A woman who lost her job at McDonald’s during lockdown has had to resort to living in the woods.
Melissa Norman, 34, had to leave her hostel after no longer being able to afford the rent. She’s now staying with her partner in a tent near Torquay, Devon.
Her local council have told her it make take a year to house her because of the huge increase in demand for temporary accommodation.
Melissa was furloughed from the fast food giant when all restaurants were shut back in March and then let go as coronavirus measures continued to hit takings.
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She said: ‘I moved into the hostel just before lockdown. I then got furloughed and lost my job at McDonald’s and didn’t have enough money to carry on paying the rent.’
Melissa rang Torbay Council the day before she had to be out of the hostel, informing them of the situation but said they wouldn’t help because she was still housed at the time.
She added: ‘I have been in a tent for over a week. The council have told me I am on a waiting list but it could take up to one year to house me. I’ve worked since I was 16 years old, paid all of my taxes. I think it is disgusting.’
Since sleeping rough, Melissa said she had seen an increase in homeless people, with six new faces on the streets.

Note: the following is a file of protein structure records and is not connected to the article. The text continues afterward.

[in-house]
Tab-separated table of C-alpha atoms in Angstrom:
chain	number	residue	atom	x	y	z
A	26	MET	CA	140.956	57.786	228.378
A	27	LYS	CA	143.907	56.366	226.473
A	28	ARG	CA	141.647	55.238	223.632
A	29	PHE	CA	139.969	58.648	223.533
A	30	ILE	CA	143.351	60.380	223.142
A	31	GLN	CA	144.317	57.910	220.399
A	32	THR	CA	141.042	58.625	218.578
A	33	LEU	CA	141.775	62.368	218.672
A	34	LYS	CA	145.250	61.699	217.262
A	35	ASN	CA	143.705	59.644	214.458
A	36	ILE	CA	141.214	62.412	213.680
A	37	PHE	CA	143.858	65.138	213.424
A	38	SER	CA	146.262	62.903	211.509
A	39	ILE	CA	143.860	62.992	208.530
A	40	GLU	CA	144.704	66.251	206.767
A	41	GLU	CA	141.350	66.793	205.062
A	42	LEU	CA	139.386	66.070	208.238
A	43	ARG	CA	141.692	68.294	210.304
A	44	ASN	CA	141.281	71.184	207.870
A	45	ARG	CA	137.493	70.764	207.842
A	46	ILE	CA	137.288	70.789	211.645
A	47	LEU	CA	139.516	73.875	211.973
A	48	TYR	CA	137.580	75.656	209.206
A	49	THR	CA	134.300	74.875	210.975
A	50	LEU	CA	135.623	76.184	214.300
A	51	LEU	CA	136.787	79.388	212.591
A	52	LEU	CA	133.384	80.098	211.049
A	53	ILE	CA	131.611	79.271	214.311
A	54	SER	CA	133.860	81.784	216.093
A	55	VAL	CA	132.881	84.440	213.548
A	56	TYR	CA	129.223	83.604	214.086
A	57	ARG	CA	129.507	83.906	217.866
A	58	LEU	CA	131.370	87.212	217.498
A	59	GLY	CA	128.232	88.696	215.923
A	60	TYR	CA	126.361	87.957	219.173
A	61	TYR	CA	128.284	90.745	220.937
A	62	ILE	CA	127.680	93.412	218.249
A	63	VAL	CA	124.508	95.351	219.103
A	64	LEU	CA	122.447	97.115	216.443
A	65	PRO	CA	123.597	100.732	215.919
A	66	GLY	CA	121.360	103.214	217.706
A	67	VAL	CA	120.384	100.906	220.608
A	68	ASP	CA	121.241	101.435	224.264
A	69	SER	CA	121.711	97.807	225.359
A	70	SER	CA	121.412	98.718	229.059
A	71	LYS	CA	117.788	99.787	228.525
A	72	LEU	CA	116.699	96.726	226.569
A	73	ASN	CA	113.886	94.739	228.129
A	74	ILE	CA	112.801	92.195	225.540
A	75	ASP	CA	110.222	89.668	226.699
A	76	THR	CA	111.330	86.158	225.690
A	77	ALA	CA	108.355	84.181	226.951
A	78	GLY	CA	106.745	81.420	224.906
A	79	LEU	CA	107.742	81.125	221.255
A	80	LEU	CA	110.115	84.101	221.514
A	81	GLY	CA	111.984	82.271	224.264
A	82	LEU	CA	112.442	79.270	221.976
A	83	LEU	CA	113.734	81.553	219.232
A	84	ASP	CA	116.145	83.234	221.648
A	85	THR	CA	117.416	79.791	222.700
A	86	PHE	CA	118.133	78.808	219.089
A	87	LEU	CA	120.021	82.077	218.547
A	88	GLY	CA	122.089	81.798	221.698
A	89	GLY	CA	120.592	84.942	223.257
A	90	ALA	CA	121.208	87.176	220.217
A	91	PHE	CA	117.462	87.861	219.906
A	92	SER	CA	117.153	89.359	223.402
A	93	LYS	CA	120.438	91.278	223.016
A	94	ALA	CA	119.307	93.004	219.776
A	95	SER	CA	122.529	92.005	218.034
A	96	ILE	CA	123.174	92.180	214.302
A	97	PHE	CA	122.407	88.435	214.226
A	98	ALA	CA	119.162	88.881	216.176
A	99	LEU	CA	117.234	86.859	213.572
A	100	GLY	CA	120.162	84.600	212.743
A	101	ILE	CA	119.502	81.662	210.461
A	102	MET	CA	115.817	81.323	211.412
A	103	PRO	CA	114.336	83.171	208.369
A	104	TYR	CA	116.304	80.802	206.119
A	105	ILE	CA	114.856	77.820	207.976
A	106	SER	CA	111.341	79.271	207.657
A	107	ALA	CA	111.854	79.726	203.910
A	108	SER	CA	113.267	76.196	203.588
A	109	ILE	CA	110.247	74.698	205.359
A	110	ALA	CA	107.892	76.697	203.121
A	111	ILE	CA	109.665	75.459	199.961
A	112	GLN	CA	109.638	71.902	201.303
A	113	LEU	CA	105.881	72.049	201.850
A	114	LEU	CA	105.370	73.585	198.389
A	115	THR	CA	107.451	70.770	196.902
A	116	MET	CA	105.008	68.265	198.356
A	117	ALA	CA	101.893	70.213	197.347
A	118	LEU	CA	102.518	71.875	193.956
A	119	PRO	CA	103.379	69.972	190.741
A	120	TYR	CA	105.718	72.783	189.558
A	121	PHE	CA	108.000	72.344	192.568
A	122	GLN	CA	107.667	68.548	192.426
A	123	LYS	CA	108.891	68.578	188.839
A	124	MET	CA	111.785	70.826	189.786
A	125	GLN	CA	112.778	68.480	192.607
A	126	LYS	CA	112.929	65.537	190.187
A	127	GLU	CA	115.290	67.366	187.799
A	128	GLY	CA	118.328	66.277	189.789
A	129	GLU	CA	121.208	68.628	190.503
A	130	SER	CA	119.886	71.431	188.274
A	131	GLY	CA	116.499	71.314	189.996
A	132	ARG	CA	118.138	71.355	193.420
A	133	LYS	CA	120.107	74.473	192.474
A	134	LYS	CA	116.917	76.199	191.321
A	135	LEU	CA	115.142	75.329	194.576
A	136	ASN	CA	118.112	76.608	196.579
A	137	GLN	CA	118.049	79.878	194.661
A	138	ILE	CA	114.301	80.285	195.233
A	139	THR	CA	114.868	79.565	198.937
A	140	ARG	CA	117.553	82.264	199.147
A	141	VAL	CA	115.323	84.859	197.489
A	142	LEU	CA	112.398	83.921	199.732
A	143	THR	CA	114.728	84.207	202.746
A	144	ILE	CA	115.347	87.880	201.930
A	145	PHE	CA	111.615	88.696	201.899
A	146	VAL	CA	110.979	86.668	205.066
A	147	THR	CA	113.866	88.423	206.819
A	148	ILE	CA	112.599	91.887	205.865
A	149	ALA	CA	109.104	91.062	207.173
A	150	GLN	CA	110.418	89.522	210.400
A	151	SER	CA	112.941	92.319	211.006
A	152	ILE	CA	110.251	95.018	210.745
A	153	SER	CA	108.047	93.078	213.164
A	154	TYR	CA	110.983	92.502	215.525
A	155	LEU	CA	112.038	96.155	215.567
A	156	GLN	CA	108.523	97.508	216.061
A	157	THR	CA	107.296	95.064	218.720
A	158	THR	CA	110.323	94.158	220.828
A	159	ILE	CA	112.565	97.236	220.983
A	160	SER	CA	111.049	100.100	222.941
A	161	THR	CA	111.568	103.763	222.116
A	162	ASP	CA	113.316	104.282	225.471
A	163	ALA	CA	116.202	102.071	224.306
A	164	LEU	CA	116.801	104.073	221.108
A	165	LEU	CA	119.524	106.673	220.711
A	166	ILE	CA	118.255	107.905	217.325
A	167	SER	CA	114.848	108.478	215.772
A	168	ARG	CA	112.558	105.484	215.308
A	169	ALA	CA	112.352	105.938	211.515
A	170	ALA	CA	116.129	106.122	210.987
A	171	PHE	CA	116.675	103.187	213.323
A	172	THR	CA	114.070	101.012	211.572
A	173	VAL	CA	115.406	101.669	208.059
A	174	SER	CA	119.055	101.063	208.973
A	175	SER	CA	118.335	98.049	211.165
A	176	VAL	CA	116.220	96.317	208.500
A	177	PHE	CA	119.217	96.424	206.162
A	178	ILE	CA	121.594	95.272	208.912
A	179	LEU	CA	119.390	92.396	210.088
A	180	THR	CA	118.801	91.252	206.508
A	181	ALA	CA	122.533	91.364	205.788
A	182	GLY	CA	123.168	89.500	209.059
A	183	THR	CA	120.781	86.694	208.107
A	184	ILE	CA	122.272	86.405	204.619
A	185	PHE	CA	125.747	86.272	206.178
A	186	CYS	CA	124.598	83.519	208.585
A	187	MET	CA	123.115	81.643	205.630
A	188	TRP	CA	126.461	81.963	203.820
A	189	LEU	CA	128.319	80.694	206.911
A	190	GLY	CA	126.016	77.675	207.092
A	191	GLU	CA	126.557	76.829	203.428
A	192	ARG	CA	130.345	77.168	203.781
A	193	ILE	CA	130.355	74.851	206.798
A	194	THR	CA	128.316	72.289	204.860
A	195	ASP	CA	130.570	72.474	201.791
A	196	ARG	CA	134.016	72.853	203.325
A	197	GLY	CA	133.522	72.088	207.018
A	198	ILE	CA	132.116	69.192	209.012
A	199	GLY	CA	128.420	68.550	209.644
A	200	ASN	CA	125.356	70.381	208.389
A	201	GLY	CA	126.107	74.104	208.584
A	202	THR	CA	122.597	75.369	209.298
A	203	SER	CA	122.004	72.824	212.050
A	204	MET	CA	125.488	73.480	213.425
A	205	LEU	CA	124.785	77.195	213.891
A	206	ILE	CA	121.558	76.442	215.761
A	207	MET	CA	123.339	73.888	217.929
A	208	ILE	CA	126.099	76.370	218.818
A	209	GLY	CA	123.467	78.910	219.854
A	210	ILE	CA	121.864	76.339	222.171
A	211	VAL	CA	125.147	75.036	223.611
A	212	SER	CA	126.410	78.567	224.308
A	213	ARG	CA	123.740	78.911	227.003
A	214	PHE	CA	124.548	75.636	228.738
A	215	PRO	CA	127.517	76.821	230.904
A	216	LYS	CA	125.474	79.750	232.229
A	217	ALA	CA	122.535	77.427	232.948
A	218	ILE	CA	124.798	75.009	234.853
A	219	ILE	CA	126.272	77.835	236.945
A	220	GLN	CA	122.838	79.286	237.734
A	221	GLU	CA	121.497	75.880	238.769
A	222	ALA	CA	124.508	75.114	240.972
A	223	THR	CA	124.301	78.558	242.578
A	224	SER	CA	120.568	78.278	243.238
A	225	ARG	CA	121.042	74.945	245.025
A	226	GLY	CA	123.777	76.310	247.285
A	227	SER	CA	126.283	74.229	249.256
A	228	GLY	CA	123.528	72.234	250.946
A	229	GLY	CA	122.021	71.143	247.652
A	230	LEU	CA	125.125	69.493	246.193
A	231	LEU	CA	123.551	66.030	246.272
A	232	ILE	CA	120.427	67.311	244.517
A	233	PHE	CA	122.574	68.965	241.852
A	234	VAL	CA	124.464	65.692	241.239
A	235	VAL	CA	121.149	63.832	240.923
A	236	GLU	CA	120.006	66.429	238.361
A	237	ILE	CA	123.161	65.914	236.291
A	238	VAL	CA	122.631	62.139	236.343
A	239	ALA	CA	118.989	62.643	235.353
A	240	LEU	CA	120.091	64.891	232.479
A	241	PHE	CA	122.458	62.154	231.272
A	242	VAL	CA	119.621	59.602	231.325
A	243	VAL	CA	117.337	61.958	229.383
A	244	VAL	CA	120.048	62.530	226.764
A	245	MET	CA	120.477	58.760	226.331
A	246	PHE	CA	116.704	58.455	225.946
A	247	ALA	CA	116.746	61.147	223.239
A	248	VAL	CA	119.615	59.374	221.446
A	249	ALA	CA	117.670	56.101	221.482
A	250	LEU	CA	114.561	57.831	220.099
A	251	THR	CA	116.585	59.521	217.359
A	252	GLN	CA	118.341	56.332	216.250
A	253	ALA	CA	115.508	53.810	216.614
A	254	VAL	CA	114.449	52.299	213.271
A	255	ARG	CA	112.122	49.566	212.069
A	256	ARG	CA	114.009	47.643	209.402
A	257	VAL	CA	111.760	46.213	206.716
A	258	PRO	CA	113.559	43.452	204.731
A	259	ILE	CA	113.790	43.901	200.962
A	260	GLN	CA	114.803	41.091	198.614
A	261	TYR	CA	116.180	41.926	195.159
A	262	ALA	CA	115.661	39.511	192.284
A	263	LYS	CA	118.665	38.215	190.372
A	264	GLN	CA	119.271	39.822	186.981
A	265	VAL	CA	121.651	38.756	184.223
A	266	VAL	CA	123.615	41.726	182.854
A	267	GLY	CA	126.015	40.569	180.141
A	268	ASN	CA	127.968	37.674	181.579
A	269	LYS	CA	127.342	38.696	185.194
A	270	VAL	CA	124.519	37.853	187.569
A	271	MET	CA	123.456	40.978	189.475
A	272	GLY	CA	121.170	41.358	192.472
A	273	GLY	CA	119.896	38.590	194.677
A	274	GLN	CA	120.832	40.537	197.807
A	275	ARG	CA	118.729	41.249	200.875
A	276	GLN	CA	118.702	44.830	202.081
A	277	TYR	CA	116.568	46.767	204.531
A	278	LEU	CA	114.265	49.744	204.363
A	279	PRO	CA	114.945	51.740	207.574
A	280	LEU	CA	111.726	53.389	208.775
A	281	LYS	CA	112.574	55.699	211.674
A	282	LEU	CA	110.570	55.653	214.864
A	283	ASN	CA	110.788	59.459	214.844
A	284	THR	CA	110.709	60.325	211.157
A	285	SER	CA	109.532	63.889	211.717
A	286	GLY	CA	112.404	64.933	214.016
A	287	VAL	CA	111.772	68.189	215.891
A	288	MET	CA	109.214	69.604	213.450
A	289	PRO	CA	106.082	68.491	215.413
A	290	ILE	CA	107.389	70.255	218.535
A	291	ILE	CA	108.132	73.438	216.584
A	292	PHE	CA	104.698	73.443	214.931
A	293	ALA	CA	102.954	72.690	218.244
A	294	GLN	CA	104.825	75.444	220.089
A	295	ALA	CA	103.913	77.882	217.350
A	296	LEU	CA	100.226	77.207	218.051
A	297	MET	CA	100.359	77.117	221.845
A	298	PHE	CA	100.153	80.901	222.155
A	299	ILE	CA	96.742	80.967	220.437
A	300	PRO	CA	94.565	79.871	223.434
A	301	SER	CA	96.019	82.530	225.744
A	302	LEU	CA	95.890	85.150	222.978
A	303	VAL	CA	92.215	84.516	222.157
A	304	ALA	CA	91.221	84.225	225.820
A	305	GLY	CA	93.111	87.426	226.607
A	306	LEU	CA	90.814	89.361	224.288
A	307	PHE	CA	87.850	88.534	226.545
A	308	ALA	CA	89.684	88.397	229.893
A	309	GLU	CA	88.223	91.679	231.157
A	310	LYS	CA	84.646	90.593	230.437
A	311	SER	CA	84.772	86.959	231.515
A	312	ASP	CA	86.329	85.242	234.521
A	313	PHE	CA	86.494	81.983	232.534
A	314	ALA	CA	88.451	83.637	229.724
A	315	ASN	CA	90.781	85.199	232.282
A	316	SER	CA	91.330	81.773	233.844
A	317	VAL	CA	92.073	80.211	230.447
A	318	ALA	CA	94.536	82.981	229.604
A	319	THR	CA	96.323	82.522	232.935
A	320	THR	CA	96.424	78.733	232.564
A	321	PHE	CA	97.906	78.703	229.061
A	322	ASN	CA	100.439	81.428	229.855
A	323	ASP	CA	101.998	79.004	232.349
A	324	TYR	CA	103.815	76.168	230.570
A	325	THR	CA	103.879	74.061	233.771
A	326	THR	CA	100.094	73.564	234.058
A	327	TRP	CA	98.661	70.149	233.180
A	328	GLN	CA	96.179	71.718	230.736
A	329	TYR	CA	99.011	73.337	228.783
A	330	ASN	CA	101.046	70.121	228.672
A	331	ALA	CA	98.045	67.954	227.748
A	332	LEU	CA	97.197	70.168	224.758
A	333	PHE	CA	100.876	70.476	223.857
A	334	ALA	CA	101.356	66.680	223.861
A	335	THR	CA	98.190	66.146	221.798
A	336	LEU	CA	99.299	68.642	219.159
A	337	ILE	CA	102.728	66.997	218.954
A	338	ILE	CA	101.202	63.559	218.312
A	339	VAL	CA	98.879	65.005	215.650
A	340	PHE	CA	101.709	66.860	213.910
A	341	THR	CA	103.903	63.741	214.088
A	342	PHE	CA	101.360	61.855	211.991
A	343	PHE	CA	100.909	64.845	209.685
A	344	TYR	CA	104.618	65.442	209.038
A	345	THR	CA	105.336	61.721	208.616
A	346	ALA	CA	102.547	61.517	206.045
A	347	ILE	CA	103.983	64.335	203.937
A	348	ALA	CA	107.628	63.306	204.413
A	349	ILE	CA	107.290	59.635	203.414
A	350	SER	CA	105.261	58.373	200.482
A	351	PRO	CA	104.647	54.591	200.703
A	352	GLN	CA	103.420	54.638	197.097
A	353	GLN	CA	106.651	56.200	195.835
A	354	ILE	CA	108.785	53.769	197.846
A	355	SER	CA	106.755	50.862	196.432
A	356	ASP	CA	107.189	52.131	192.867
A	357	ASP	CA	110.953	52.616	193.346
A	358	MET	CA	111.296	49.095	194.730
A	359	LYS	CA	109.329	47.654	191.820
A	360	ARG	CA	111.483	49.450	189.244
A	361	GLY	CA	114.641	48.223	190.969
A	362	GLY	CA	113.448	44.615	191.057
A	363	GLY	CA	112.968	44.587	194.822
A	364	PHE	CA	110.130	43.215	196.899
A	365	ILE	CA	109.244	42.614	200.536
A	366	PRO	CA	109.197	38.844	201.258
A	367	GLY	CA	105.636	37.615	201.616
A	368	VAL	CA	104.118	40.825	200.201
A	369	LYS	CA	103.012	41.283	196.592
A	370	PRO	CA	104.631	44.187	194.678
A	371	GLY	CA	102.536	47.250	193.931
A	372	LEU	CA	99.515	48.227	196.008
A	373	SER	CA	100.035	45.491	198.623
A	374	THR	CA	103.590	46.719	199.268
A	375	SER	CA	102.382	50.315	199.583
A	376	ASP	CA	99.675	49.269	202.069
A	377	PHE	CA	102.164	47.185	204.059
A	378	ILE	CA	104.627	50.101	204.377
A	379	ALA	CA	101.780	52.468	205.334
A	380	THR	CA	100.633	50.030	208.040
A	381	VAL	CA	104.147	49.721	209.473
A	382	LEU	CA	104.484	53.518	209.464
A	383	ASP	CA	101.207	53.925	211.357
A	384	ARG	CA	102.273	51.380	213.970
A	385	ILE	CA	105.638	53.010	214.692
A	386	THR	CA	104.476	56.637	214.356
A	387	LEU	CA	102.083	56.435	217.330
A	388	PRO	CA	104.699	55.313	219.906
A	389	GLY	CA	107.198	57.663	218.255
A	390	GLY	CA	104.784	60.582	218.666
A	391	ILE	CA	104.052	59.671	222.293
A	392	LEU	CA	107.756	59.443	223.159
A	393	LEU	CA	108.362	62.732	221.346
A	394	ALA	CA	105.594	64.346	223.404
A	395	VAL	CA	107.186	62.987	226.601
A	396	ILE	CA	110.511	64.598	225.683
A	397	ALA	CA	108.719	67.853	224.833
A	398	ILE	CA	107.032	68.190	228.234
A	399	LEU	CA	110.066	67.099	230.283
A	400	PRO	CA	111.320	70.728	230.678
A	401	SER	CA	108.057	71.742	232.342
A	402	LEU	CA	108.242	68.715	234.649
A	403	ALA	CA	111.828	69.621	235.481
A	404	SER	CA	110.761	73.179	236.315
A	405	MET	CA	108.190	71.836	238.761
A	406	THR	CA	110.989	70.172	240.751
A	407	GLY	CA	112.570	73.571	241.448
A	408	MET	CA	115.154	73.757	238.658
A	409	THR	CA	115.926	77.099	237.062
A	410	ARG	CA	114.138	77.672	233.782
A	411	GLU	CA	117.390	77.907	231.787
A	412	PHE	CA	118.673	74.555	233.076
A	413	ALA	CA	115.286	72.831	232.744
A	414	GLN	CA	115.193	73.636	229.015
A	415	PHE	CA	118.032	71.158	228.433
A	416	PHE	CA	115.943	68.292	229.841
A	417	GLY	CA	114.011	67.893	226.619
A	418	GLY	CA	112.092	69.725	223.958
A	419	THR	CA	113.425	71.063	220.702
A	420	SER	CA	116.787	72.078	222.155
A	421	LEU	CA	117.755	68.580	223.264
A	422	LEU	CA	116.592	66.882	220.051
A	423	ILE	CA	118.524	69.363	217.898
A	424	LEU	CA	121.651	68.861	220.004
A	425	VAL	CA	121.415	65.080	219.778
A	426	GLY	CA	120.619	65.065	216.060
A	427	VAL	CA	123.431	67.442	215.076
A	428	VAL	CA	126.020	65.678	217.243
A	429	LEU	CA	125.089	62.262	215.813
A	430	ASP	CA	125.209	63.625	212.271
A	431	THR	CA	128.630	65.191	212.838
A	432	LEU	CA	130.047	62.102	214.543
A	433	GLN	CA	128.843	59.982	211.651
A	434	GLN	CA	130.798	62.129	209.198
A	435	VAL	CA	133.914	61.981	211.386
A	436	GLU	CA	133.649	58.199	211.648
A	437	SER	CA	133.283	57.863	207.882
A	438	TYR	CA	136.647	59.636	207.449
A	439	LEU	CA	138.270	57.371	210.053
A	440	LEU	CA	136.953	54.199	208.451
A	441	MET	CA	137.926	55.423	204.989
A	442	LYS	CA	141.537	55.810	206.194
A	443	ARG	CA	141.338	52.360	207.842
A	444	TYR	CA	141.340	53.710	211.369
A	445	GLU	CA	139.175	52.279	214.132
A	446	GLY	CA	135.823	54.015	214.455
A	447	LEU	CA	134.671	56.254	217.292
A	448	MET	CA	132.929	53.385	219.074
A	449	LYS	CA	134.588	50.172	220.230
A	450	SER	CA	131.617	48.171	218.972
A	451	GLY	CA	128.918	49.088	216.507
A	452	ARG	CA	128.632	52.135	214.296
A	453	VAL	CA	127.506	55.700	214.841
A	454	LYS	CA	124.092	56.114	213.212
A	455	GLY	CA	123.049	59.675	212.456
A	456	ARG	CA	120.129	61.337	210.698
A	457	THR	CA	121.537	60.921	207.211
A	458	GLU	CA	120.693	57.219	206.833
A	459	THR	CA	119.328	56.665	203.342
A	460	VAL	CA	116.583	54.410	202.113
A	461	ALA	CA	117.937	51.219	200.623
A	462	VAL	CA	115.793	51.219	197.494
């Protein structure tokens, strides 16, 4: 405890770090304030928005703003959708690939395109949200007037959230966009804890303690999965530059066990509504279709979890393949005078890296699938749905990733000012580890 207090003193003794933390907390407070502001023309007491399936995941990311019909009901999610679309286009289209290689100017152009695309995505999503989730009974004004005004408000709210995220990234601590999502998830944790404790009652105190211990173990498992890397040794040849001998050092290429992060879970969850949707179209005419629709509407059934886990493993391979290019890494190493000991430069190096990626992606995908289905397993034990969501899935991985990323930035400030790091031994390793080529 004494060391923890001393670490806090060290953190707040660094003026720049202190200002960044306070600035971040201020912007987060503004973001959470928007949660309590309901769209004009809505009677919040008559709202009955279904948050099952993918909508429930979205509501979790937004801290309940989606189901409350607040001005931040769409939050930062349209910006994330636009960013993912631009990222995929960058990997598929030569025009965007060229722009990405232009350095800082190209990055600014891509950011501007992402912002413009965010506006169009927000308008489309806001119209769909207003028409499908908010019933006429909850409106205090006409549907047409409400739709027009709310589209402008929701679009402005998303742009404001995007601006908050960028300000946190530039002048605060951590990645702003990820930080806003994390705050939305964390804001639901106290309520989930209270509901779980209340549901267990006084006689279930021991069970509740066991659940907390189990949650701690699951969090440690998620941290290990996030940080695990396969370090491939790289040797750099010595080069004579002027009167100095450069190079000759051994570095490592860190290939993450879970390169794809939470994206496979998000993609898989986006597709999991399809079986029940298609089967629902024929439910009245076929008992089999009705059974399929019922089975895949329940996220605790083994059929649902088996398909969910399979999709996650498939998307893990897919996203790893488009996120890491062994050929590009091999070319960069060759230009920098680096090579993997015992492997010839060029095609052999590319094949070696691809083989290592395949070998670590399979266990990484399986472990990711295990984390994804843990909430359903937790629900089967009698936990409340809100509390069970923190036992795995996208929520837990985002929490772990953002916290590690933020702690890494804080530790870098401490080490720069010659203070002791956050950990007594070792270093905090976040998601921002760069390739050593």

During the lockdown, councils were given emergency funding to find places for homeless people to stay but many are now back out on the streets again.
In order to get food and winter provisions, Melissa has been relying on People Assisting Torbay’s Homeless (PATH), a local community group which helps those at risk of homelessness, or people who are vulnerable or in crisis.
PATH founder, Kath Friedrich, said people have been coming to them in ‘eye watering’ numbers during the outbreak.
She said: ‘Torbay Council have a number you can call if you are going to be homeless, but when you ring nothing really happens until someone can verify that you are actually on the streets, so that person will end up sleeping rough. It can take a while.
‘It is getting colder and we have no winter provision as of yet. Normally, we would get sleeping bags from festivals such as Glastonbury, but with festivals cancelled this year we have none.’
Torbay council has defended the apparent lack of support, saying their specialist team have been inundated with requests for help and they are working flat out to find places for people to live.
Councillor Christine Carter said: ‘In common with most areas of the country, due to the ongoing Covid-19 pandemic, we are seeing a huge increase in demand for our Housing Options service and our team are working extremely hard to secure temporary accommodation for those who need it.
‘We anticipate greater numbers seeking assistance with homelessness in the near future once the greater economic impact of the pandemic is felt and courts start processing possession claims again.
‘We aim to be able to ensure that nobody has to be sleeping rough this winter in severe weather, and will once again be activating our Severe Weather Emergency Protocol which is used when severe weather is forecast and provides emergency accommodation.
‘We have also recently published advice on our website for people who are worried about losing their home.’
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